In this new introduction to a classic philosophical text, David Stern examines Wittgenstein's Philosophical Investigations. He gives particular attention to both the arguments of the Investigations and the way in which the work is written, and especially to the role of dialogue in the book. While he concentrates on helping the reader to arrive at his or her own interpretation of the primary text, he also provides guidance to the unusually wide range of existing interpretations, and to the reasons why (...)
     
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  29. Darrel H. Rutkin (2008). Im Bann der Sterne: Caspar Peucer, Philipp Melanchthon und andere Wittenberger Astrologen. Early Science and Medicine 13 (5):522-523.score: 40.0
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  30. Robert Stern (2007). Transcendental Arguments: A Plea for Modesty. Grazer Philosophische Studien 74 (1):143-161.score: 30.0
    A modest transcendental argument is one that sets out merely to establish how things need to appear to us or how we need to believe them to be, rather than how things are. Stroud's claim to have established that all transcendental arguments must be modest in this way is criticised and rejected. However, a different case for why we should abandon ambitious transcendental arguments is presented: namely, that when it comes to establishing claims about how things are, there is no (...)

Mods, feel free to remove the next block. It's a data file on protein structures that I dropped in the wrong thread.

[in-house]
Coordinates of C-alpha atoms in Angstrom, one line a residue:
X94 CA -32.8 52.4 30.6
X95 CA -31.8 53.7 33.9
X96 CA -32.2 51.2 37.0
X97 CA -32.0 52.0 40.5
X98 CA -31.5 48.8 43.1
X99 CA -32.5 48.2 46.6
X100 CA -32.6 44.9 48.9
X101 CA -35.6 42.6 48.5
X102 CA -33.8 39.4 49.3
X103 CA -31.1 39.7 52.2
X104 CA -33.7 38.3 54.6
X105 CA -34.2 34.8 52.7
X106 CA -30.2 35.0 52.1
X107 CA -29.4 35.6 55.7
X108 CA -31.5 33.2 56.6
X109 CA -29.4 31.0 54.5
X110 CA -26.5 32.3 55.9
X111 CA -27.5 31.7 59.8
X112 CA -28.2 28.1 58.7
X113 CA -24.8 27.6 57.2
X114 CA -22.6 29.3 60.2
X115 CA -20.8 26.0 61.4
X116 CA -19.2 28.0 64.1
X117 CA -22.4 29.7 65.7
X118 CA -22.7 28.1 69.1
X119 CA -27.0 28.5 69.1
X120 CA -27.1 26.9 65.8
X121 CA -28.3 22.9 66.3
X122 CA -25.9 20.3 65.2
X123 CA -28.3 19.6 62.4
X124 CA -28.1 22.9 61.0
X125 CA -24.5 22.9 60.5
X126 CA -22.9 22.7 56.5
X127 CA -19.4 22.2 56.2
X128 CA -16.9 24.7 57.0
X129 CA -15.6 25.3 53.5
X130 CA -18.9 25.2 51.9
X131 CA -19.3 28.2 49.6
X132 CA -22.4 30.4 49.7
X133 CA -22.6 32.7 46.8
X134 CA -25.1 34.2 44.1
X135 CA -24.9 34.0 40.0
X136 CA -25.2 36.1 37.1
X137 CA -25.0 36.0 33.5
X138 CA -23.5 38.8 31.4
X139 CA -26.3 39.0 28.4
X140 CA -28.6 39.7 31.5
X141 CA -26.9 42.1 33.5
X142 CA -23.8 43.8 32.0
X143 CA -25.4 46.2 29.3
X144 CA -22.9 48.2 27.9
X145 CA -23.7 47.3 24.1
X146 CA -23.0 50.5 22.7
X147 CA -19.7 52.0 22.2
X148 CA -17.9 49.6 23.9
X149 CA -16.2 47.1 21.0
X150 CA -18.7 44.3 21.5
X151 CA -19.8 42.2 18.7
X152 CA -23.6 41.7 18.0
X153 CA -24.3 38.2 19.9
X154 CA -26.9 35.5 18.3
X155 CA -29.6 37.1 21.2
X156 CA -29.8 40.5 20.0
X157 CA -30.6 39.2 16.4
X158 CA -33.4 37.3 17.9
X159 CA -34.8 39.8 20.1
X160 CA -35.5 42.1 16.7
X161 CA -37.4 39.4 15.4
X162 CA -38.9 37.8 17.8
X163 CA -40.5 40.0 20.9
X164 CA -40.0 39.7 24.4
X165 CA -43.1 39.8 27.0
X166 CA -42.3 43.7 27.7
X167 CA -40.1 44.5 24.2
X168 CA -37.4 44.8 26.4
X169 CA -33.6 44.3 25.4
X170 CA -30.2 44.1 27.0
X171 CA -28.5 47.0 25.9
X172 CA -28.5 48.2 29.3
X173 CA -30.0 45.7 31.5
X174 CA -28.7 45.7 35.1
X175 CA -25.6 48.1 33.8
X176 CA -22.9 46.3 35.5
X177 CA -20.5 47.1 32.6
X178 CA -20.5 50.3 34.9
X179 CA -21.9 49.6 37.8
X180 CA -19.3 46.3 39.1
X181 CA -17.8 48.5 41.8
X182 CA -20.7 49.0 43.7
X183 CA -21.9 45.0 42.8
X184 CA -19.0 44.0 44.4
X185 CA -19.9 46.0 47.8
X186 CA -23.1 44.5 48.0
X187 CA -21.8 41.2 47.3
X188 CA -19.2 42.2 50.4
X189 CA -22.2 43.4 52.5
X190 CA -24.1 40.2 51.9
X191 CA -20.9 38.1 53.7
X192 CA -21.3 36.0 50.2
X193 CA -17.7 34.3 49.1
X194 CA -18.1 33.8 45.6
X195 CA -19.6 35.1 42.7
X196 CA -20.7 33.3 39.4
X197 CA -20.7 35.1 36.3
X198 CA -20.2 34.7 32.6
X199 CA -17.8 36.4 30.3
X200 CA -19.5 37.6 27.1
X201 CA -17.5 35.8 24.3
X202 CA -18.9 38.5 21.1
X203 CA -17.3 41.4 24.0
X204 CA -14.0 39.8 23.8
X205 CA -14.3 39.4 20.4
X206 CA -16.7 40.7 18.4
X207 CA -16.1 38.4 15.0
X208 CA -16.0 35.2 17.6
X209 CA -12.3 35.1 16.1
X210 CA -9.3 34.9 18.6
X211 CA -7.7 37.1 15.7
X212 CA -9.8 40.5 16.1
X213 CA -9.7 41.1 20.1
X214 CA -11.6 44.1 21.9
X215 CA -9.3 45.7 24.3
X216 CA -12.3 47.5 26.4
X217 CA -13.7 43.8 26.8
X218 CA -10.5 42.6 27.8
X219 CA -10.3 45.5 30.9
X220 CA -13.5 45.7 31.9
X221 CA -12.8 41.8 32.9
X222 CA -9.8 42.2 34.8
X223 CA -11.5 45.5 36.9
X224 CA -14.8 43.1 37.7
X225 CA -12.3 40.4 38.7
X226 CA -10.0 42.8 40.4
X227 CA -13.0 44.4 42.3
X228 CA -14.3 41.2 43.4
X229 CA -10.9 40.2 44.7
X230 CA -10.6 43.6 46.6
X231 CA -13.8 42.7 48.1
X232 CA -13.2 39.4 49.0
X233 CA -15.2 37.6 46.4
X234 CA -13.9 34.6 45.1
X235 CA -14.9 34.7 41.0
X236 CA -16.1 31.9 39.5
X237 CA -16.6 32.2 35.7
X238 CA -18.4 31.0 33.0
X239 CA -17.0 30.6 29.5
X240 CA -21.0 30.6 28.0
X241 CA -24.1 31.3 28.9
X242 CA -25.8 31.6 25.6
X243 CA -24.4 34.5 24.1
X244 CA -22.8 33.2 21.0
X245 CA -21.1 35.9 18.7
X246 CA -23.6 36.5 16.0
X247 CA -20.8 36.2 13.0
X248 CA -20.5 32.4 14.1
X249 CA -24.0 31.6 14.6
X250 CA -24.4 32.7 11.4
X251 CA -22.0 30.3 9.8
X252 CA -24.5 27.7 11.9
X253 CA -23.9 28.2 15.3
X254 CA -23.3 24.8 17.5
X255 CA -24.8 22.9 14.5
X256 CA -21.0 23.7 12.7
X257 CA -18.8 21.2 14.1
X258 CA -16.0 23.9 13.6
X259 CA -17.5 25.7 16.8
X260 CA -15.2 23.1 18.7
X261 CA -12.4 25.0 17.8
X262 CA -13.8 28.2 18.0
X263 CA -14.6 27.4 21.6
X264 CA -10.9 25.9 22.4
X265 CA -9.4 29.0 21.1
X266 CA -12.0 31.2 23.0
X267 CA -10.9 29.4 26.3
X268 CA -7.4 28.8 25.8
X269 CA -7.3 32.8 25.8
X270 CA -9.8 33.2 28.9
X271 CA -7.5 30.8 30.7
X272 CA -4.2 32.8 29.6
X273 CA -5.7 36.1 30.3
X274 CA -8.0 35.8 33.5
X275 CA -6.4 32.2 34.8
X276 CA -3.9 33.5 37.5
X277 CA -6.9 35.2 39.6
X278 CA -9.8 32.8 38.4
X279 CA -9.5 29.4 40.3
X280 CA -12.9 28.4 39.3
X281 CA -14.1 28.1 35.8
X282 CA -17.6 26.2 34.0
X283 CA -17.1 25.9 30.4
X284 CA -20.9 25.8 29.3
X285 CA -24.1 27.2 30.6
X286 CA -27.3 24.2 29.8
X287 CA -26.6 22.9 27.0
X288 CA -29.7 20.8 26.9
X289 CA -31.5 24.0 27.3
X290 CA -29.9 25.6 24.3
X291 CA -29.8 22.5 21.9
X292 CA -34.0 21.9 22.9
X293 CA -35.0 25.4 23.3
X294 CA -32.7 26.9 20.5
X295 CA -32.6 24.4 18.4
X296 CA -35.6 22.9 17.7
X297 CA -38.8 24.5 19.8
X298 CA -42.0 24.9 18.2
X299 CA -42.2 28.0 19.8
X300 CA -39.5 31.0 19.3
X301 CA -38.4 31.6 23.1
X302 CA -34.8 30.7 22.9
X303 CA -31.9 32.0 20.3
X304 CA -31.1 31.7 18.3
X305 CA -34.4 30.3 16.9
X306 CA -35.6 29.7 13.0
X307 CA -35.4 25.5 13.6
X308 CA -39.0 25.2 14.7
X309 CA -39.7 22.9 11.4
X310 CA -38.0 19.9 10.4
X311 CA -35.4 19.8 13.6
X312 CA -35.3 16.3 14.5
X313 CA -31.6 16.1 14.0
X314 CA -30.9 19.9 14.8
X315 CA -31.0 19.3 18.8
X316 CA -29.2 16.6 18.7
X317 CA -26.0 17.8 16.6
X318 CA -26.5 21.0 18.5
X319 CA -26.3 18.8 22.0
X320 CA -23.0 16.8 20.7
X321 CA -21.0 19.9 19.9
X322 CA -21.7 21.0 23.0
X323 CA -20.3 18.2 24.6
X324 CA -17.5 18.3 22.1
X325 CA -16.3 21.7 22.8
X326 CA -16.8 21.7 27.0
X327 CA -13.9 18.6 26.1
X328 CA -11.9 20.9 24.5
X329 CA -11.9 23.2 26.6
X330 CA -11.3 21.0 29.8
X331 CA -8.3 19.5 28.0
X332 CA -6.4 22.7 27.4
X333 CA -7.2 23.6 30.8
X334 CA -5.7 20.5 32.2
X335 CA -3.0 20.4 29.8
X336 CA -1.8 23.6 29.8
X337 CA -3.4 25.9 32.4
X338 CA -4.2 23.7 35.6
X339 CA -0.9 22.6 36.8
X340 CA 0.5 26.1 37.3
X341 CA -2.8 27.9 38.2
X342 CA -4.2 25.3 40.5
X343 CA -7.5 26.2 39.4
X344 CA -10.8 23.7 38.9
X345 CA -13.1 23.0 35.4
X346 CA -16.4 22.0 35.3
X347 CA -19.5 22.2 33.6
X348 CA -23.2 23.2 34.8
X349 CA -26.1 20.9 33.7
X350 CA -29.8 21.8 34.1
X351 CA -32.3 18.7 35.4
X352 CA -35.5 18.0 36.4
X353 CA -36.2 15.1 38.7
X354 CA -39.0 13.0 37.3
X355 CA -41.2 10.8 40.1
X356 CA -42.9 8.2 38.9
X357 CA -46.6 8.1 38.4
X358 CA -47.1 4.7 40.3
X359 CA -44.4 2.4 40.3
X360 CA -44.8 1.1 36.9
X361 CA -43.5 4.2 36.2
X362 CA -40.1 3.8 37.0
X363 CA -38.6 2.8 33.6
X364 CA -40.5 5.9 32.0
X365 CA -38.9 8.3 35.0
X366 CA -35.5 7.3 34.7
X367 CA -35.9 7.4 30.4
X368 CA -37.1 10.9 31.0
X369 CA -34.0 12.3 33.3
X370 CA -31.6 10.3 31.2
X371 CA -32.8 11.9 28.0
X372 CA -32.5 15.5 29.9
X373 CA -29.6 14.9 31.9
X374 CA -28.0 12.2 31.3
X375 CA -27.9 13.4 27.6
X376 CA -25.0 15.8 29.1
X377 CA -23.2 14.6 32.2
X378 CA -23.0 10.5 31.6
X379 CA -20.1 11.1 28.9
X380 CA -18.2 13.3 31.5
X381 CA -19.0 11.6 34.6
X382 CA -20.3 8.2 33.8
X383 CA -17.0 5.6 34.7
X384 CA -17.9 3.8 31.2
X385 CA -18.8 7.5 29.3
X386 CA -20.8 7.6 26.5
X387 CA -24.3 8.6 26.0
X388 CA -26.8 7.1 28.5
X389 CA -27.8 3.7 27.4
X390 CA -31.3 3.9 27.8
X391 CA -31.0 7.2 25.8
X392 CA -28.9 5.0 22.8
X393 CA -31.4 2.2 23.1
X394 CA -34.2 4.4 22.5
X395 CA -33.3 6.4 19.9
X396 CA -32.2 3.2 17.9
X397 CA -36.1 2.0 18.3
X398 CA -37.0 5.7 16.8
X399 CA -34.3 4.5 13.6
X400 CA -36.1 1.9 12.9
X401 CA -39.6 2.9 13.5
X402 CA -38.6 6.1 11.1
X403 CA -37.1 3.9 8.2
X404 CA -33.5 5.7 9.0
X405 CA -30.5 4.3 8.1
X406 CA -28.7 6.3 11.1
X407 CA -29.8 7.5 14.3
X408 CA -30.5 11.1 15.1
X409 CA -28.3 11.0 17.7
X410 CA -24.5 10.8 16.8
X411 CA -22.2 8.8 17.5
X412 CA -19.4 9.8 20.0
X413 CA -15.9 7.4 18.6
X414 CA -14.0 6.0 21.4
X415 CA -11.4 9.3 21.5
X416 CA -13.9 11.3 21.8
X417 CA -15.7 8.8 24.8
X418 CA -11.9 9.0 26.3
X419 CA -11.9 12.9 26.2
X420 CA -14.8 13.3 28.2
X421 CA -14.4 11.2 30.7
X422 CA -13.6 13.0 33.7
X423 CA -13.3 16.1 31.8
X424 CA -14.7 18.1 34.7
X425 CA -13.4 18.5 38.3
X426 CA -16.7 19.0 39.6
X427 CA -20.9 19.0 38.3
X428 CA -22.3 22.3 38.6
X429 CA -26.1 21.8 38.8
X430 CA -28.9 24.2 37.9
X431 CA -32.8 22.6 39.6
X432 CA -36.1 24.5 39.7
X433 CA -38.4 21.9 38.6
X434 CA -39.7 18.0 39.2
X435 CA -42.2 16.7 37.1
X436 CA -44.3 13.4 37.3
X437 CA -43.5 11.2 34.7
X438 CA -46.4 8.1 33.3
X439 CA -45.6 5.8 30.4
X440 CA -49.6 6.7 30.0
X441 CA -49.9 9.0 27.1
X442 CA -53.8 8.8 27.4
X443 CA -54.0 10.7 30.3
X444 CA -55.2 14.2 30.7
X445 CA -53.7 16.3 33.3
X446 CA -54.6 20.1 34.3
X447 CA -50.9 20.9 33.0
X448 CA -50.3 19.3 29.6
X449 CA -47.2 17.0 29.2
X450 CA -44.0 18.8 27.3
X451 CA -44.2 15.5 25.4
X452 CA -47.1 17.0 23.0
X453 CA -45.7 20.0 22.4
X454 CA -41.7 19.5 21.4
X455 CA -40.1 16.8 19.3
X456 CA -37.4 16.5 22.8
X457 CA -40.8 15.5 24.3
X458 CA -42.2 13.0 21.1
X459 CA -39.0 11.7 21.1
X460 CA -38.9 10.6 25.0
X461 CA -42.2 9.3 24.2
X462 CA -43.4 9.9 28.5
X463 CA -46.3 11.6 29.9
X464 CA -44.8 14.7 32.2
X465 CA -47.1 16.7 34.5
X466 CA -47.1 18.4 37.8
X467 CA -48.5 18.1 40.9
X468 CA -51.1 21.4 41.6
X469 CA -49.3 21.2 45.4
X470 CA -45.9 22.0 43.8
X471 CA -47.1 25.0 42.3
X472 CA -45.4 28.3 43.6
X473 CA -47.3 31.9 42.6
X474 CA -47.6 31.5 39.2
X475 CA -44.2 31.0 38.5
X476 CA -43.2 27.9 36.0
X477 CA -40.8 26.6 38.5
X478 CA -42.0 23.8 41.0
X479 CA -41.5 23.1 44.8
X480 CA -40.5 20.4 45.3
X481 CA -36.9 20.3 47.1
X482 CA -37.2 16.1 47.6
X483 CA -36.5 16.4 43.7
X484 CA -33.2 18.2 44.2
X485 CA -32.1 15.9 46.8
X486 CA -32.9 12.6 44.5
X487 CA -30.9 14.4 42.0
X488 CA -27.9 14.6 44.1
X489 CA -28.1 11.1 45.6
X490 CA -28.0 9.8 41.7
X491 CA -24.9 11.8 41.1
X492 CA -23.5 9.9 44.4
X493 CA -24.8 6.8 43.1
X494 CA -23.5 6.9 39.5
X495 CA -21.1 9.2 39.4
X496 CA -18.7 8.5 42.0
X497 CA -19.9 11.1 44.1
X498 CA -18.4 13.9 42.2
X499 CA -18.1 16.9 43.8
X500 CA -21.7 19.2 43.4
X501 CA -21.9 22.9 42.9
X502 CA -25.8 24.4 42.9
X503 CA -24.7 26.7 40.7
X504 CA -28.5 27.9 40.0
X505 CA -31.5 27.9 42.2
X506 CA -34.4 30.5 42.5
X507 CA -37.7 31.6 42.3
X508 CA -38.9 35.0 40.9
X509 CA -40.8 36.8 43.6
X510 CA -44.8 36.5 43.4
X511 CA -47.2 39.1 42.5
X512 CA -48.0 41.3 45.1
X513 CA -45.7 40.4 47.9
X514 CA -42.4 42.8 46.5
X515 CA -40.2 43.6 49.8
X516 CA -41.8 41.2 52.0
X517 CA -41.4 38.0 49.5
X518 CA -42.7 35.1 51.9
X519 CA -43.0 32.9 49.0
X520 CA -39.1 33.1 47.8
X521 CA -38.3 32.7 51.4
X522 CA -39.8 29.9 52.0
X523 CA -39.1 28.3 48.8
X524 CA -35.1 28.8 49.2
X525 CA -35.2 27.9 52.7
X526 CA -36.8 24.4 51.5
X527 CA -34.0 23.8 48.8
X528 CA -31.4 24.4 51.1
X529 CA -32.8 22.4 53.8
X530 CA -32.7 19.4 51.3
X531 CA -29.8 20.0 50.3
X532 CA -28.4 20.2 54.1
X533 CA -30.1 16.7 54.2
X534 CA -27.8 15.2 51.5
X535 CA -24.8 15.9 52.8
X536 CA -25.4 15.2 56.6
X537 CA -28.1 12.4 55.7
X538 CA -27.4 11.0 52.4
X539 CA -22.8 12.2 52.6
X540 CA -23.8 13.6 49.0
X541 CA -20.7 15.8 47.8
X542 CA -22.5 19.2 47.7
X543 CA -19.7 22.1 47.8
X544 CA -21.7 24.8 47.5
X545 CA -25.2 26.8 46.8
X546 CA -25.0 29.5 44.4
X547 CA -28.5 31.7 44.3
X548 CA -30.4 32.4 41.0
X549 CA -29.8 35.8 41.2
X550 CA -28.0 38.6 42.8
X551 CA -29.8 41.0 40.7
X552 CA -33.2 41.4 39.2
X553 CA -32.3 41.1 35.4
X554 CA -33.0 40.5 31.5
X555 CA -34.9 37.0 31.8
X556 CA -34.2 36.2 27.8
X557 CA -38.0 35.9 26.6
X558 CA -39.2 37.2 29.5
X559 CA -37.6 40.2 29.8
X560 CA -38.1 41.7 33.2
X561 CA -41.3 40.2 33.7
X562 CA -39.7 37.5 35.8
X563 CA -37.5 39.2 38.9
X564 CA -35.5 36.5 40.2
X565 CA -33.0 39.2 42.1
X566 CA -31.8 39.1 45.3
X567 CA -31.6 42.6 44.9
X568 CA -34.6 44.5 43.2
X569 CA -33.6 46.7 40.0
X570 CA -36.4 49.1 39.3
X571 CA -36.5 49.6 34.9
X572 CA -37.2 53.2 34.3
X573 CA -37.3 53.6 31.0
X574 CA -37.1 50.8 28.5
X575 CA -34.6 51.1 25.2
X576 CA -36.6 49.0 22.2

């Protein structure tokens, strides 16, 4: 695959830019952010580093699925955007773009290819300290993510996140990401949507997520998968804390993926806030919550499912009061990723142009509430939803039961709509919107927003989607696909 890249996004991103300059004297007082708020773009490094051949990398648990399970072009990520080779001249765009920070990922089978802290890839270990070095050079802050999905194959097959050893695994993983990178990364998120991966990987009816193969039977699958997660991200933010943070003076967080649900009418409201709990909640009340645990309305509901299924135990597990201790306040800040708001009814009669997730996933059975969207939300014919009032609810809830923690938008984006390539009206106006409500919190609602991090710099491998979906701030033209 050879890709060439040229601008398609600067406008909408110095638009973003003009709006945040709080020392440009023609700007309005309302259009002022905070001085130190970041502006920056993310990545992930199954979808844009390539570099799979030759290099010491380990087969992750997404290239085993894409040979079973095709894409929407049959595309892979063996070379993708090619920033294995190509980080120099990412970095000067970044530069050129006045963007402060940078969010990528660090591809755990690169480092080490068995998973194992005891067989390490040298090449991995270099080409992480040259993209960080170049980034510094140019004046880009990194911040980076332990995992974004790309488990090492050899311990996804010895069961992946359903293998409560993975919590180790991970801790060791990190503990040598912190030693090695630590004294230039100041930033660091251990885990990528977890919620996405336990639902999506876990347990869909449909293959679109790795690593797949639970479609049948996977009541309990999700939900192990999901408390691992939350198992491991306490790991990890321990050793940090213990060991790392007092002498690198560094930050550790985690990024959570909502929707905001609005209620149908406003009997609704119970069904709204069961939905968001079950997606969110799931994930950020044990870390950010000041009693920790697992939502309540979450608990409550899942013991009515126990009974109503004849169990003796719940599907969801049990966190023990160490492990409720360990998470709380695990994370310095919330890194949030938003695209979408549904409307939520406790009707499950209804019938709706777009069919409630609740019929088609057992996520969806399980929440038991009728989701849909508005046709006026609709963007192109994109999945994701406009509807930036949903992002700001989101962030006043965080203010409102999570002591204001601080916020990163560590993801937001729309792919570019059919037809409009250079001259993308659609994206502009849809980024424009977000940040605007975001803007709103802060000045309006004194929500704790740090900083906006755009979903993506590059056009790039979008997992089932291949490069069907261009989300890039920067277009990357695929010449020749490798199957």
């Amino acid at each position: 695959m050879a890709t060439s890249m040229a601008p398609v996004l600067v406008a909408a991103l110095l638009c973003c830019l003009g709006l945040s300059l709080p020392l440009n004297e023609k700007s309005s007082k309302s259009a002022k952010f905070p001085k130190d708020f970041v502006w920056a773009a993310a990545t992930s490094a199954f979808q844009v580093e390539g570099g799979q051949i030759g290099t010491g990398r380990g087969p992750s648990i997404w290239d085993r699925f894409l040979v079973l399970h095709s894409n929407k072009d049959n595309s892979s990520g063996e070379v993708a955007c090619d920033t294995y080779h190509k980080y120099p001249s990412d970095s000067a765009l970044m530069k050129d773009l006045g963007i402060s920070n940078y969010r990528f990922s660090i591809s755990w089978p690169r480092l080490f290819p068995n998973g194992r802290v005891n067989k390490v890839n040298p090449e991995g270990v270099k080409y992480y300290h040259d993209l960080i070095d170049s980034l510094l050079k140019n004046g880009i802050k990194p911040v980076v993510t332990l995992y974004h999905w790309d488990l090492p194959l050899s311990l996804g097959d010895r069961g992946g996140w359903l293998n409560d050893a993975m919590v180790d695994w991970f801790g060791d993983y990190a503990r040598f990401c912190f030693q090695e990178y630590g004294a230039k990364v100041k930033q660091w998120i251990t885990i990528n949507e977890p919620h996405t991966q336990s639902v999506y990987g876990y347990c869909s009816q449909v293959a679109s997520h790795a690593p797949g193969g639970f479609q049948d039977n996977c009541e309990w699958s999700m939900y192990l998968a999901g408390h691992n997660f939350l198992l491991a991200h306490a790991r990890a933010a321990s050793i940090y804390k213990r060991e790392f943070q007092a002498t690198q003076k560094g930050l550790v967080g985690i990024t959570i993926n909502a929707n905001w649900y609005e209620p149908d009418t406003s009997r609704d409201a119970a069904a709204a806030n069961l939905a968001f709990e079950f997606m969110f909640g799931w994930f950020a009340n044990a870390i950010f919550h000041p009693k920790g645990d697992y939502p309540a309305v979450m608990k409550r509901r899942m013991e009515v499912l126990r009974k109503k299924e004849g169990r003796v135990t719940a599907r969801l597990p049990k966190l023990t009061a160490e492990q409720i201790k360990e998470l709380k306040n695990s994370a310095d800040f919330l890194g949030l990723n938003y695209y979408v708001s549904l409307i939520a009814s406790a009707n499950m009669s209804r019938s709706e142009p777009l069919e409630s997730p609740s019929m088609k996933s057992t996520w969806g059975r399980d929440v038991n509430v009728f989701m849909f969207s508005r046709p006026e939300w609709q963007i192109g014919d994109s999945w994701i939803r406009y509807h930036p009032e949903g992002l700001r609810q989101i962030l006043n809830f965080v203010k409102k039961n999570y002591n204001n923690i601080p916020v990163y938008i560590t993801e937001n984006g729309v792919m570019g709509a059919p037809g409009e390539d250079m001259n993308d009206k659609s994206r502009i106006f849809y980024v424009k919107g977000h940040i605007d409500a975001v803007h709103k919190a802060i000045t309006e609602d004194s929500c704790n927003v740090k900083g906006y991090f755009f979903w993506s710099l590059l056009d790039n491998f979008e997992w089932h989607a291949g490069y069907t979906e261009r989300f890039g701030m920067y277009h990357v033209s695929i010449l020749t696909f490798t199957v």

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  31. York H. Gunther (2004). The Phenomenology and Intentionality of Emotion. Philosophical Studies 117 (1-2):43-55.score: 30.0
  32. Reuben J. Stern (2008). Stakeholder Theory and Media Management: Ethical Framework for News Company Executives. Journal of Mass Media Ethics 23 (1):51 – 65.score: 30.0
    Contrary to stockholder theories that place the interests of profit-seeking owners above all else, stakeholder theorists argue that corporate executives have moral and ethical obligations to consider equally the interests of a wide range of stakeholders affected by the actions of a corporation. This paper argues that the stakeholder approach is particularly appropriate for the governance of news media companies and outlines an ethical framework to guide news company executives.
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  33. Robert Stern (2008). Kant's Response to Skepticism. In John Greco (ed.), The Oxford Handbook of Skepticism. Oxford University Press. 265.score: 30.0
    Within much contemporary epistemology, Kant’s response to skepticism has come to be epitomized by an appeal to transcendental arguments. This form of argument is said to provide a distinctively Kantian way of dealing with the skeptic, by showing that what the skeptic questions is in fact a condition for her being able to raise that question in the first place, if she is to have language, thoughts, or experiences at all. In this way, it is hoped, the game played by (...)
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  34. York H. Gunther (ed.) (2003). Essays on Nonconceptual Content. MIT Press.score: 30.0
  35. York H. Gunther (2001). Content, Illusion, Partition. Philosophical Studies 102 (2):185-202.score: 30.0